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    I've got the same setup and compared to my Canon Elan 7e, it is a lot louder. If you don't want to be noticed with the camera noise why not just remove the Power Winder and wind it manually.
     
  8. holmburgers

    holmburgers Member

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    The key to blocking sound is mass, pure and simple. Foam only serves to reduce reflections, like in a sound booth, but does very little to keep sound OUT/IN, save for the very high frequencies. That being said, I don't think there's much you can do.
     
  9. David A. Goldfarb

    David A. Goldfarb Moderator Staff Member Moderator

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    Here is what a Jacobson Sound Blimp looks like--

    http://www.soundblimp.com/canon.htm

    They're the standard.

    Nikon used to make their own sound blimp, but I couldn't find a photo of one easily on the net.
     
  10. holmburgers

    holmburgers Member

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    !!
     
  11. btaylor

    btaylor Subscriber

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    Two ways to deaden camera sound: the classic blimp, which is a large hard case surrounding the camera (like the Jacobson mentioned above); and a sound barney which is a soft covering that does not completely cover or entirely silence the camera. They are used a lot with motion picture cameras that are not entirely silent in close quarters when recording sync sound. This guy makes custom ones with his own secret combination of lead and other dense materials: http://www.customupholsteryproducts.com/index.html I don't see why it wouldn't work for a still camera.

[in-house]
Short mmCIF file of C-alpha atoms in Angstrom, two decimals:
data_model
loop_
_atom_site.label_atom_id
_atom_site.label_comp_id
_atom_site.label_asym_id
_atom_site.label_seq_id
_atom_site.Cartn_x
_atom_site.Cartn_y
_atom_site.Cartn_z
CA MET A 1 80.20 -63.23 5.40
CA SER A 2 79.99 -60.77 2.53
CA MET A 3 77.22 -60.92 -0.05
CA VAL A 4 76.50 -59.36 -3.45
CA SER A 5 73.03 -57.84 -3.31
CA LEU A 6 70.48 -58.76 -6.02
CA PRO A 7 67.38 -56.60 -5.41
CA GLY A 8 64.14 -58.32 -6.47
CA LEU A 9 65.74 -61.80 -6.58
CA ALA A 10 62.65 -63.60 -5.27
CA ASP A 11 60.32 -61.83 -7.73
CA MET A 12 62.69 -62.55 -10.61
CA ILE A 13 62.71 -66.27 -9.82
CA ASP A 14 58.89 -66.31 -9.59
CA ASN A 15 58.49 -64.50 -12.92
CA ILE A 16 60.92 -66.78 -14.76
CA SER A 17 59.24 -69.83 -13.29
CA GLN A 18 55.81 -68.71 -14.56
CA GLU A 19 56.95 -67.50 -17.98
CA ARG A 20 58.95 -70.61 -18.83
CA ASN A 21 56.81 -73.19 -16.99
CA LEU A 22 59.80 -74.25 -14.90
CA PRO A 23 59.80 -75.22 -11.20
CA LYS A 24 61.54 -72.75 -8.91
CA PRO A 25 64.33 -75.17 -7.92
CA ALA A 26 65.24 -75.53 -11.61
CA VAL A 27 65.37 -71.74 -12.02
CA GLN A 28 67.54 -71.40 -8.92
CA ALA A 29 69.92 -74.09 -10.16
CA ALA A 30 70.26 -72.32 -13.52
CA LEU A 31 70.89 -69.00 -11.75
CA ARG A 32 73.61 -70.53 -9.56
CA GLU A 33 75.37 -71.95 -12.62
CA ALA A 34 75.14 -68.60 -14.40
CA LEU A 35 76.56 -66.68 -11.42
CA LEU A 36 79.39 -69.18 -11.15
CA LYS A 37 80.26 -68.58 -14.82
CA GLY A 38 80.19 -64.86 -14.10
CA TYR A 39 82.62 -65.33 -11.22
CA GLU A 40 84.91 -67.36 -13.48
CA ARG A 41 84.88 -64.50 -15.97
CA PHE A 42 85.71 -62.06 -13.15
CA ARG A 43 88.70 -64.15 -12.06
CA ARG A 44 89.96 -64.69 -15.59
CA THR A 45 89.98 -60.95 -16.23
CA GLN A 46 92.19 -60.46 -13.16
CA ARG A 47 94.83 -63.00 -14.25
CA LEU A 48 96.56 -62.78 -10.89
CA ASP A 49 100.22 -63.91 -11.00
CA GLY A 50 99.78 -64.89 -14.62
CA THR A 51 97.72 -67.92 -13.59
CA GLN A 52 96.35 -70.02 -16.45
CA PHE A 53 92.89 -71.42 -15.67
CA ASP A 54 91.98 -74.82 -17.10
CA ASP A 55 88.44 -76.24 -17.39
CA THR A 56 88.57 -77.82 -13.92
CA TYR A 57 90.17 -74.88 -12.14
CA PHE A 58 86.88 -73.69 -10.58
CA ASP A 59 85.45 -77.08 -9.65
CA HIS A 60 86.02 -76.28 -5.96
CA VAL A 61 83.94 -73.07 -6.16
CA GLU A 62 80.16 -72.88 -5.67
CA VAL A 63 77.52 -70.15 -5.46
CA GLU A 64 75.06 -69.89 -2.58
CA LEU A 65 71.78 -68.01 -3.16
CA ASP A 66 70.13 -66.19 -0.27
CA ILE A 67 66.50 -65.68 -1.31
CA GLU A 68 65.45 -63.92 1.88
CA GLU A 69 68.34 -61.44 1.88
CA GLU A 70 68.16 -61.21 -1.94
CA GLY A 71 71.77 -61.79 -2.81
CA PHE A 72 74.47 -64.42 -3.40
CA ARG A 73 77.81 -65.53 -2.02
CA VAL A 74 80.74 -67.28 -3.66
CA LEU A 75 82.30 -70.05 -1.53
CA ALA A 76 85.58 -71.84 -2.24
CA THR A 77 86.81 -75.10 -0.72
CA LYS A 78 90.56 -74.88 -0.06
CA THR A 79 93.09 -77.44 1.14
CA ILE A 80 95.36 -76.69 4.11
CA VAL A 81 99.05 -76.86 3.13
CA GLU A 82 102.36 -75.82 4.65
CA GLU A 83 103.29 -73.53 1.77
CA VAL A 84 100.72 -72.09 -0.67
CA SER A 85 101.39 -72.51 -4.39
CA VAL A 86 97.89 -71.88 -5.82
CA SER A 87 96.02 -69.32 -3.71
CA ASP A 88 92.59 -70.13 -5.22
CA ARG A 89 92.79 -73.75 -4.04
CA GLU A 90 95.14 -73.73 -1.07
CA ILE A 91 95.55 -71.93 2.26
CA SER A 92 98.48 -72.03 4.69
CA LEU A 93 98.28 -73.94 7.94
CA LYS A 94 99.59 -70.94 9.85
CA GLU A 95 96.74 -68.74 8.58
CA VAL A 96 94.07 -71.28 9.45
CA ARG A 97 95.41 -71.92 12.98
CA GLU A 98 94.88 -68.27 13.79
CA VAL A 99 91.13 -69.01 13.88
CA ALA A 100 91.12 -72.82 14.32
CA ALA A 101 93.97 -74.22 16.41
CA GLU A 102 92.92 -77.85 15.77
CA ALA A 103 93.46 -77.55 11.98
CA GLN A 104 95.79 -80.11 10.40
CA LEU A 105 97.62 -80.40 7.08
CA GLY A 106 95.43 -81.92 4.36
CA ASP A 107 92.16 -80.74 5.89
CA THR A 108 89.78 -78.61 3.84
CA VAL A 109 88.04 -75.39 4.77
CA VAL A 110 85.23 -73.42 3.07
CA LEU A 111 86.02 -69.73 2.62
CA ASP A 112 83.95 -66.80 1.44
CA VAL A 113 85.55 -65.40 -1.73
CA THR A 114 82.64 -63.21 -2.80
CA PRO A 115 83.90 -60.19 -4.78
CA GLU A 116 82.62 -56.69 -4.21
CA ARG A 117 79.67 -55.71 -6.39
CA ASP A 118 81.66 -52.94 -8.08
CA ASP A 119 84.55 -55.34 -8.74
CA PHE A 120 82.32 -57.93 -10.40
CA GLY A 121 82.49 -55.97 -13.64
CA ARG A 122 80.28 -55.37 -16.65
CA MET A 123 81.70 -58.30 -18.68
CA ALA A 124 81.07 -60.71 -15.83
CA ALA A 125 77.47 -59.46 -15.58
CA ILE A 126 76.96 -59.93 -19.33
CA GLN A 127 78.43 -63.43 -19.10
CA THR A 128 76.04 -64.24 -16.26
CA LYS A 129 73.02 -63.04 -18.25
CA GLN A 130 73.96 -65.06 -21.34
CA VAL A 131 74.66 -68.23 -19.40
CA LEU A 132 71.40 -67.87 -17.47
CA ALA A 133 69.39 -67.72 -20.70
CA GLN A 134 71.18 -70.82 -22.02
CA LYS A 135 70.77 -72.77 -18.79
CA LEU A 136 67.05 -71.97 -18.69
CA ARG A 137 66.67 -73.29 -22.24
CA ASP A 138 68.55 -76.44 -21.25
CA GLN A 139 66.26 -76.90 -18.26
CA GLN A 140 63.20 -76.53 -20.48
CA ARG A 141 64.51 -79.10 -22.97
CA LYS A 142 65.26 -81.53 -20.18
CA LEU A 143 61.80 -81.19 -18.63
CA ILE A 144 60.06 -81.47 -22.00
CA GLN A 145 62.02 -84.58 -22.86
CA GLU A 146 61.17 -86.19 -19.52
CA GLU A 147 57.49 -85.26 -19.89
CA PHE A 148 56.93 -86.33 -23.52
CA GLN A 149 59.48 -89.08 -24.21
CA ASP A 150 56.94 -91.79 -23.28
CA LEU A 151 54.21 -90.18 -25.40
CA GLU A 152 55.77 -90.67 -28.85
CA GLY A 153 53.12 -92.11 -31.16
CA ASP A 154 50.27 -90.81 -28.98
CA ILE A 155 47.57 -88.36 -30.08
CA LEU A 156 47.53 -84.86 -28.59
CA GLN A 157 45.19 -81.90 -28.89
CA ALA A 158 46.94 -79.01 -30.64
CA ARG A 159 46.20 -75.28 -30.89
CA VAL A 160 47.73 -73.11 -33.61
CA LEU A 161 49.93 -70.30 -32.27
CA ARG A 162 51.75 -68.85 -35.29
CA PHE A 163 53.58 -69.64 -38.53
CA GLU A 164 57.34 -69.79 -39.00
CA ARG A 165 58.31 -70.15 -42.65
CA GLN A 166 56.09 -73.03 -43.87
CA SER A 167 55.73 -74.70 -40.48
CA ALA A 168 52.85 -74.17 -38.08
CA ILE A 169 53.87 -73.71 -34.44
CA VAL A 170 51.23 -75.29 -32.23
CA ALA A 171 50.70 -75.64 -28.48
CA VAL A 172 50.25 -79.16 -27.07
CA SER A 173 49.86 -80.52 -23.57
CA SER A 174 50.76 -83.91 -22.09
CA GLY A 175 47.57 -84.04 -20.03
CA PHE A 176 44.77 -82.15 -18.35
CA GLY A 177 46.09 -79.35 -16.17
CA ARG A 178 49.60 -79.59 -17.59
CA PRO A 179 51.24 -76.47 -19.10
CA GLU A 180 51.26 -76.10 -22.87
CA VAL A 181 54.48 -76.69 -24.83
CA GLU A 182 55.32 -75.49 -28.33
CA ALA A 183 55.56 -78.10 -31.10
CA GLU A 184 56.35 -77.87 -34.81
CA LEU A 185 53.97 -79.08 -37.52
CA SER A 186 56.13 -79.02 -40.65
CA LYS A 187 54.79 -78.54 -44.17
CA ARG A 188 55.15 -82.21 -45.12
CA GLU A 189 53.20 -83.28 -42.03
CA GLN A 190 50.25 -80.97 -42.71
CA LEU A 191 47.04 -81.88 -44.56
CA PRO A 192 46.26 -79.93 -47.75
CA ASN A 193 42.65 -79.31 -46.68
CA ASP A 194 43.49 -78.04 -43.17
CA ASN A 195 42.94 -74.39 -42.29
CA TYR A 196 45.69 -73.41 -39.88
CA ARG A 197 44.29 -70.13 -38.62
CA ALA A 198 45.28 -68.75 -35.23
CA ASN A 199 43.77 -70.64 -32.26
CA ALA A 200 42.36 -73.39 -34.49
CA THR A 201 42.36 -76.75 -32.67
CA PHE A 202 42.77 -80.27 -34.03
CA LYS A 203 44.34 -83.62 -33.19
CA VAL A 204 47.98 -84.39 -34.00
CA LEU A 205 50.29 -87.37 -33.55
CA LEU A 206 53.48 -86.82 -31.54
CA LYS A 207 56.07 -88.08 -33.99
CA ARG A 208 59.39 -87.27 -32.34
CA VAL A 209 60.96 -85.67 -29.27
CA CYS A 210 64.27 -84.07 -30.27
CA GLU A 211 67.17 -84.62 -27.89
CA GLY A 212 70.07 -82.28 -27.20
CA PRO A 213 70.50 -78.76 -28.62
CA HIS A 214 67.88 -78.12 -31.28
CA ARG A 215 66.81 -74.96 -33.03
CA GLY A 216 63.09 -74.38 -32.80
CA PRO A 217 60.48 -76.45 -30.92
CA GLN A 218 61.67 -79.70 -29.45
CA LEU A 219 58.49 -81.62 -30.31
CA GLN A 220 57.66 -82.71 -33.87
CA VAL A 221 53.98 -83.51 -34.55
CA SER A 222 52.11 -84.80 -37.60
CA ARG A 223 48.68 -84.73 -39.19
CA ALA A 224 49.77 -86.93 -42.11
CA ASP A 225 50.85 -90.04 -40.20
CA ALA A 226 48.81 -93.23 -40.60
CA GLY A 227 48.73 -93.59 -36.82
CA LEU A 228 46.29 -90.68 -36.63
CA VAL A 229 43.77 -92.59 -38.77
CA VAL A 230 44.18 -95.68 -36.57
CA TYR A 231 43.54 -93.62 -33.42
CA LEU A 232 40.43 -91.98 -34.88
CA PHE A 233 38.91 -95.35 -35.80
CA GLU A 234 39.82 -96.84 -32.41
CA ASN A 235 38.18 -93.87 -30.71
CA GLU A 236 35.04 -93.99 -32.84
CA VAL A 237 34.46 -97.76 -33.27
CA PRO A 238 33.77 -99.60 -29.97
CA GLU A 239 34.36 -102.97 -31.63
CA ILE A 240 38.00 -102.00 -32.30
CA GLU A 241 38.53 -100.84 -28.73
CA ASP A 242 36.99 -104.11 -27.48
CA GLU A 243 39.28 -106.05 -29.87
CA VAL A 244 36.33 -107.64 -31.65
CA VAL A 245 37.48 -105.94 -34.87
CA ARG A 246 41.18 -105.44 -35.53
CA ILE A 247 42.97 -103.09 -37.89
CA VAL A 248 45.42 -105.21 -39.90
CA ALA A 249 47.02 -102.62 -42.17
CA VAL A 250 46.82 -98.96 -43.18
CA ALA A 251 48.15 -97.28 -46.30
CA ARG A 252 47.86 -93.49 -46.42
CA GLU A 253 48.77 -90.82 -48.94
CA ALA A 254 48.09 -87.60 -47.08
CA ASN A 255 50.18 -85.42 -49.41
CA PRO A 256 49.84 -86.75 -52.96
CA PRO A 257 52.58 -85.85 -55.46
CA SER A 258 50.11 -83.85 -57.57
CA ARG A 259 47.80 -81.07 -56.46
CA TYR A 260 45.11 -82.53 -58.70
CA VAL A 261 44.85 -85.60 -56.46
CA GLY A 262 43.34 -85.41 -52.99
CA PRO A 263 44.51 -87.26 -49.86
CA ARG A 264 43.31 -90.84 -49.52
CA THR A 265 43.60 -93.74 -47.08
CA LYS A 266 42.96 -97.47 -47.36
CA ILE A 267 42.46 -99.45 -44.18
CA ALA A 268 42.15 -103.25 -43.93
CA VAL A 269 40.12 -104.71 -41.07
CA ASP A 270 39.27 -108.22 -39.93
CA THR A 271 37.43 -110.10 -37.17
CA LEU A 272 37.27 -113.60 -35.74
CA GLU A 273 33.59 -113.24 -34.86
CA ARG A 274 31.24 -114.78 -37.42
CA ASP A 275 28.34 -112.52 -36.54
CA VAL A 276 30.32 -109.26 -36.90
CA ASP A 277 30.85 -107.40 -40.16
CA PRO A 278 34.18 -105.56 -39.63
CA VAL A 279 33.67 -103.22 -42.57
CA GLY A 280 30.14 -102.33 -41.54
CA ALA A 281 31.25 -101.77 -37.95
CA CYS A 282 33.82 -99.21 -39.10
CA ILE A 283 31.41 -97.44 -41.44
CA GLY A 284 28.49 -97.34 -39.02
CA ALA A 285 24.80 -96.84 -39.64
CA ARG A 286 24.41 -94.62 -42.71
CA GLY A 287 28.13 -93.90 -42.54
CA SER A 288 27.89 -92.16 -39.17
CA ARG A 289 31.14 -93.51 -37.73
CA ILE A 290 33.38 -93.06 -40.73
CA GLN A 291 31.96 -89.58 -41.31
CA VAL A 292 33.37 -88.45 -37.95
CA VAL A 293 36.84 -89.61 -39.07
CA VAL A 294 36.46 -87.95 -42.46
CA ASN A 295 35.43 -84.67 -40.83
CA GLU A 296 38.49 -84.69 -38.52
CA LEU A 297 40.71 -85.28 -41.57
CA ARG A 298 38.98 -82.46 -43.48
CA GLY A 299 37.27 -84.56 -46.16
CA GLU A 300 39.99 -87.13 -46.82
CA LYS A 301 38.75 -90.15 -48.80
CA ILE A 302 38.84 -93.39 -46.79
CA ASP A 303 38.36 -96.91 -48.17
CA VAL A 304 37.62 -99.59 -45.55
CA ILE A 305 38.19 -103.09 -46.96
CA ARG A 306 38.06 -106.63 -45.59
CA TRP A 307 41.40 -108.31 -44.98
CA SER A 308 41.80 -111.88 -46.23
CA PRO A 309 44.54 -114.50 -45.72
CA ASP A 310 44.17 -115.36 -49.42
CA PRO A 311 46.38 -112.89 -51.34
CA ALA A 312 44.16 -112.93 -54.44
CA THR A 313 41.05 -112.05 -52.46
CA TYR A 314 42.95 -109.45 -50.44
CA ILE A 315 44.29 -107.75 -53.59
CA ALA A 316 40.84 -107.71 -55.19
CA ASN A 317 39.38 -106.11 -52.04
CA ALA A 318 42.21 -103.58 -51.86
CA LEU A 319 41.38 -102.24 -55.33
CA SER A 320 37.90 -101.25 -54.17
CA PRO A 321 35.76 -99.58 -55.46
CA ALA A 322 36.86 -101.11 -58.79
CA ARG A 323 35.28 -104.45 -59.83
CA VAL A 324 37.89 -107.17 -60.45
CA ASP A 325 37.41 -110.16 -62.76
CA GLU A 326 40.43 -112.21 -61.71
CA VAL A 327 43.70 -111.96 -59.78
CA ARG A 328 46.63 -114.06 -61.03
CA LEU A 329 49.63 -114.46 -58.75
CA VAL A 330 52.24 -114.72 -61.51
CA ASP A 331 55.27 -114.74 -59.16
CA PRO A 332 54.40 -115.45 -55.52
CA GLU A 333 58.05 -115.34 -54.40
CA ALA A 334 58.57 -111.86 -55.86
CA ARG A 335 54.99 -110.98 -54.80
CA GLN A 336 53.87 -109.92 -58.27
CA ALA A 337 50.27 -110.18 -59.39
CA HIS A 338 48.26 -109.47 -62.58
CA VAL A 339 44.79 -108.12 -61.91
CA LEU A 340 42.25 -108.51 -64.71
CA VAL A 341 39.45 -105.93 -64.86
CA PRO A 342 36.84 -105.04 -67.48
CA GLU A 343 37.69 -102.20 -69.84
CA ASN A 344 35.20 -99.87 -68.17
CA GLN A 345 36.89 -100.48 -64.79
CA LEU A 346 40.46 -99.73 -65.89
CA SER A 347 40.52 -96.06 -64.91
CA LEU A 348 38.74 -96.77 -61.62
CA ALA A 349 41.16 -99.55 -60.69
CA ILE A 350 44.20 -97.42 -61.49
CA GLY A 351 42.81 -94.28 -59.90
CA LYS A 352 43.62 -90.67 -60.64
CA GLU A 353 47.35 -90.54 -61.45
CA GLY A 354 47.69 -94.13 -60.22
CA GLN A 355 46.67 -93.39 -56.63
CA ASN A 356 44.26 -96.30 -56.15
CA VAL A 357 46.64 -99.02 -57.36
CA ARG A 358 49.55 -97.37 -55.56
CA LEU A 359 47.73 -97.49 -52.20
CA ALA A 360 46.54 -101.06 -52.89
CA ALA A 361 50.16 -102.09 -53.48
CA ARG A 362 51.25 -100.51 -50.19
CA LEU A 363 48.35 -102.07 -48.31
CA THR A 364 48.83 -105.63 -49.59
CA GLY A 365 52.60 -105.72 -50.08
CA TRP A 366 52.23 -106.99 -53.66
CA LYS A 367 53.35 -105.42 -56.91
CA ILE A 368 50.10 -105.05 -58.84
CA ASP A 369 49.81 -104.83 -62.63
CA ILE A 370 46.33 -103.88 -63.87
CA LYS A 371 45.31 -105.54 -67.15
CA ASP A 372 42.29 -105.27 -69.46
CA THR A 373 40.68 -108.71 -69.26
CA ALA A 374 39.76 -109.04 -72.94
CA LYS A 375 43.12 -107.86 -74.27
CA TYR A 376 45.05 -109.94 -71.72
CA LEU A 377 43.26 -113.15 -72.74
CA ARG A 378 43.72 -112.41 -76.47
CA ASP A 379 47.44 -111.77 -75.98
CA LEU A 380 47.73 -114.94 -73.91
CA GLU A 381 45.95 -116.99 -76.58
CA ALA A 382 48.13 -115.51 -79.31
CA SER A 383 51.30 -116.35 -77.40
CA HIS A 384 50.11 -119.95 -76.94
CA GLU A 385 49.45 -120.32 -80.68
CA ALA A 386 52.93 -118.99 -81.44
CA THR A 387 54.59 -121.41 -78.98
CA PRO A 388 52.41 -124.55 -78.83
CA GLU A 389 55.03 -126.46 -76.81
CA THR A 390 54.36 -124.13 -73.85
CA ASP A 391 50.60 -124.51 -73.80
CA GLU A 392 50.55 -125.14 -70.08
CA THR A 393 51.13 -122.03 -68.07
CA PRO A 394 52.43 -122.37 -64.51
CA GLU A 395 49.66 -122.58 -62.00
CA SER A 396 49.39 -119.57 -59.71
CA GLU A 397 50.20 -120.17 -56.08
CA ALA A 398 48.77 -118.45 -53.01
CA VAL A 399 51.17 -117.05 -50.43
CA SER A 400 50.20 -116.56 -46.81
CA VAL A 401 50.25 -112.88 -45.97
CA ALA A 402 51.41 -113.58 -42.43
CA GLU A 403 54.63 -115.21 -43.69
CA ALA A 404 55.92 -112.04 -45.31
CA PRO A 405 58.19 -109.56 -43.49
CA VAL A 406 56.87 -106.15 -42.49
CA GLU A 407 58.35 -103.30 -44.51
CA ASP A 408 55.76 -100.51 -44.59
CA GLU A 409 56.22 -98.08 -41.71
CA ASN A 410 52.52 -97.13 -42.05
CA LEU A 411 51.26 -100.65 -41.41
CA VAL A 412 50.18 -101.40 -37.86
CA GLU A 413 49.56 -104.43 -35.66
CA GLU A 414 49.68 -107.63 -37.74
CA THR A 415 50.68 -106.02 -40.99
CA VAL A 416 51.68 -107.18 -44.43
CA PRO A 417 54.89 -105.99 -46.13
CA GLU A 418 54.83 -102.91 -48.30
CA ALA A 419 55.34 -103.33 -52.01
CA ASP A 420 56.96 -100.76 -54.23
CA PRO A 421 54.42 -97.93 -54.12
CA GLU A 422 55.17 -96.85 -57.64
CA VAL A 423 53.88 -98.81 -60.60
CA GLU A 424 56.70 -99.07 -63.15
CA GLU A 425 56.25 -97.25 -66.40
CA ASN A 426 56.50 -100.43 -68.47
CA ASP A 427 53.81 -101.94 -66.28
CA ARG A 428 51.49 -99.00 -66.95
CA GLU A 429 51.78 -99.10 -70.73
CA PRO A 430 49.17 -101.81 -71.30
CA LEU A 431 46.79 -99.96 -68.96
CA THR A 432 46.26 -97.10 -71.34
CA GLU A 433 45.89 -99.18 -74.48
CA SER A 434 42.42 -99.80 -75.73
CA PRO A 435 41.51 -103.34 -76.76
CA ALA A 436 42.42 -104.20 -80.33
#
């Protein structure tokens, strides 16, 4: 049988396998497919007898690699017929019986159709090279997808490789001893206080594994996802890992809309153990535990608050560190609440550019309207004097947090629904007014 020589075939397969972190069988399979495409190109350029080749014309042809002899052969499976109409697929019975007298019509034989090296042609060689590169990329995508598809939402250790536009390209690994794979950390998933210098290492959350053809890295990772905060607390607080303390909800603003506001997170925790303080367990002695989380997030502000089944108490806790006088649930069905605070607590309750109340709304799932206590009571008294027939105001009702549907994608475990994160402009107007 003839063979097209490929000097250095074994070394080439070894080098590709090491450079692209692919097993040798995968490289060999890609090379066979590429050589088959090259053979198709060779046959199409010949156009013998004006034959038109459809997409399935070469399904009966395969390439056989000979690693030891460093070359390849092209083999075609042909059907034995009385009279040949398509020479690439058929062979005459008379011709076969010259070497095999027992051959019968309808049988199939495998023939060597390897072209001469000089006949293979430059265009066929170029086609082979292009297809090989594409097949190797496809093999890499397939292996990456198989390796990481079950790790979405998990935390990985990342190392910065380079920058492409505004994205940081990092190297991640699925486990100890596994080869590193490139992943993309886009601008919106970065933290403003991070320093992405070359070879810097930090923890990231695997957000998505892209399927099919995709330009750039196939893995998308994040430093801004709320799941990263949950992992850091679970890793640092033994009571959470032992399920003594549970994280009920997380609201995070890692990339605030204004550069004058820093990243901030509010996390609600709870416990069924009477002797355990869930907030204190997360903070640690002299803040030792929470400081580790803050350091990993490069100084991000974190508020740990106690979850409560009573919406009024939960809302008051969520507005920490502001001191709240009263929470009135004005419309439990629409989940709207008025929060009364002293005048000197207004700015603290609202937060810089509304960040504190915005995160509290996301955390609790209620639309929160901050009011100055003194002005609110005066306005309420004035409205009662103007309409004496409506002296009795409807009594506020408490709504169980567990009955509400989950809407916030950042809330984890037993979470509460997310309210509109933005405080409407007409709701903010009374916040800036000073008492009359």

12. Jeff Kubach

    Jeff Kubach Member

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    I have the A-1 with a motordrive (12 AA batteris) which is kinda noisey but I kinda like it.

    Jeff
     
  13. Markster

    Markster Member

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    I called off my efforts.

    I took the screws out then realized i'd have to rip off the faux leather covering to open 'er up. Did not really want to do that right now. I then bought some fresh AA's for the occasional use. Turns out it's not as loud as before. I guess my rechargable batteries I used to test this weren't too "fresh" and were driving the servo slower (making it louder).

    Popped a few test shots with the winder in place on my AE-1P and realy didn't notice it as bad with the fresh AA's. I think I'll leave it for now, based on the above testimonies and the reduced noise of fresh batteries.

    Maybe in the future I'll revisit this idea.
     
  14. Rol_Lei Nut

    Rol_Lei Nut Member

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    You'd probably find that there isn't enough room inside the motor for enough insulating material to make a difference.
    Even if you did try to stuff some in, there could then possibly be the risk of the motor overheating.

    The people who designed them really weren't wasting space or making them bigger than they had to!
     
  15. Markster

    Markster Member

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    Anybody ever try to gut it and put a newer 2010-era servo in there? Something that's 10x smaller and just as powerful?

    I know electronics have improved quite a bit since the 1980s :tongue: